It was Tuesday night. Carlos Carrasco and the Indians were getting pounded by the Bronx Bombers for the second straight evening, and the Cavaliers had blown a 20-point fourth quarter lead against the Pacers. It was a “woe is us” type of night on Twitter, and this writer’s body defensively put itself into sleep mode shortly before both games, missing the (live) pain of it all.1 In that collective frustration where the Cavaliers got roped in with the Tribe in terms of amount of frustration associated with the loss, I was a little surprised. To me, it was comical to compare the losses in terms of equal footing. The book on the Cavaliers’ season has already been sent to the publisher’s. The Indians still have a lot of pages to write on the 2013 campaign. It got me thinking about the constant see-saw of fans for these two organizations buying in and buying out of emotional investment.
We all know the Browns are king in Cleveland, and they probably always will be. Football is king in Ohio. Football is king in the USA. The Browns had the most prolonged success of any of the three franchises. Some of it could be associated with actually losing the team and the undying loyalty of all needed to have to fight to get it back. Whatever the multiple contributing factors inevitably are, I don’t think it’s a secret that any Browns nugget of information usually outgains many quality features on the Cavs and Indians on this very site. The Browns move the needle, 365 days a year.
In a market that is the size of Cleveland, it’s cutting a pie in half and giving a generous half of it to the Browns and handing the other portion to the Cavs and Tribe, saying “you figure it out!”. The Cavaliers are currently 22nd in attendance at 16,119 per night, while the Tribe finished last season with drawing just over 1.6 million fans and finishing 29th in attendance at 19,797 per night. The Browns fans may be as vocal as any with their frustration, but if they haven’t turned off the television or stopped their season ticket plan by now, they never will. The butts in the seats and the eyeballs of fans seem to fluctuate MUCH more with the other two teams.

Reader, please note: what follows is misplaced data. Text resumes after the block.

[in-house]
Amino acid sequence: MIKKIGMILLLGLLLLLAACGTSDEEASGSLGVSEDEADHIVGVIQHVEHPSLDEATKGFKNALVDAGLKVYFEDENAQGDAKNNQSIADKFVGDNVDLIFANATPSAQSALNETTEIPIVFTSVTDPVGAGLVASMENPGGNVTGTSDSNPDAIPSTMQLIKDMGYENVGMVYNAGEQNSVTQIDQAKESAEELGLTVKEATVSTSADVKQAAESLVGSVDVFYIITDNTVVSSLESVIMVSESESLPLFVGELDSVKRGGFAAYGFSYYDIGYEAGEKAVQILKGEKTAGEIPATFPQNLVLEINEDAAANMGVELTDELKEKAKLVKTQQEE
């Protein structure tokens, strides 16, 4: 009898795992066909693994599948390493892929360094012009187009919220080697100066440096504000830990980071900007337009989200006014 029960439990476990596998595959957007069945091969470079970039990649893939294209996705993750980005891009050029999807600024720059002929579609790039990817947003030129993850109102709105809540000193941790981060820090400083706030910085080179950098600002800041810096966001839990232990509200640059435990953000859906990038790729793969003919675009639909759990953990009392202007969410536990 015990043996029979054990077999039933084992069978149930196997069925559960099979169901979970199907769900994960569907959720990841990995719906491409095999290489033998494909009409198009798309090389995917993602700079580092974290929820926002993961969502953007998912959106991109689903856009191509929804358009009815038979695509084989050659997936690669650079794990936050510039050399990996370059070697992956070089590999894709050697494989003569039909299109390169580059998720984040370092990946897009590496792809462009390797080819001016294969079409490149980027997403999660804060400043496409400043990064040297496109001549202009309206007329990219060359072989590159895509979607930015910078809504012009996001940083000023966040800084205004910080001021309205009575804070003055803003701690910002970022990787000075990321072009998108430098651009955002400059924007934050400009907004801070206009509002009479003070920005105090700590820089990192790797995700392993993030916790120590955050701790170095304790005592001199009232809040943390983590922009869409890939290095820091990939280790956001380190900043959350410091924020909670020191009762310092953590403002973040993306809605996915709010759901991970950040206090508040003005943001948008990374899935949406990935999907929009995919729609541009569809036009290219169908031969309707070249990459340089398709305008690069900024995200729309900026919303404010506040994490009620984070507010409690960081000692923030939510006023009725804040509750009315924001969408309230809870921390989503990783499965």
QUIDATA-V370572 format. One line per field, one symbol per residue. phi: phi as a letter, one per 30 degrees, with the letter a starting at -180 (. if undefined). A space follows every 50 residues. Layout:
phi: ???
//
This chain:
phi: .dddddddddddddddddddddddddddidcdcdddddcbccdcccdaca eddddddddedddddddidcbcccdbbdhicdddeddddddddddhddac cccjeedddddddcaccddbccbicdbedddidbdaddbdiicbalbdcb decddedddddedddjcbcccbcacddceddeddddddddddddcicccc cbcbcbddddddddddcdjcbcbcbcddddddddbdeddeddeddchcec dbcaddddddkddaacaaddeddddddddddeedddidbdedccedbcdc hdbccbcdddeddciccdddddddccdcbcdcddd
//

As for the disappointments, one in the Cavaliers closing out the slate and the Tribe opening it, they’re not even close to the same level of frustration. To me, it’s all about the plans communicated and whether they’re believed by a majority of the followers. The Cavaliers’ plan was probably never to make the playoffs this season, Kyrie Irving and Tristan Thompson’s 2nd but Byron Scott’s 3rd. The injuries to Anderson Varejao, Dion Waiters, Kyrie Irving (for stretches), Luke Walton, and Daniel Gibson have made the once-on-fire bench a little weaker. The defense has remained awful. Maybe, it’s even gotten a little bit worse. The blown leads have mounting (4 of 20 or more this season), and there was the oft-used stat about this team being within 6 points or ahead heading into the fourth quarter of nearly every game this season.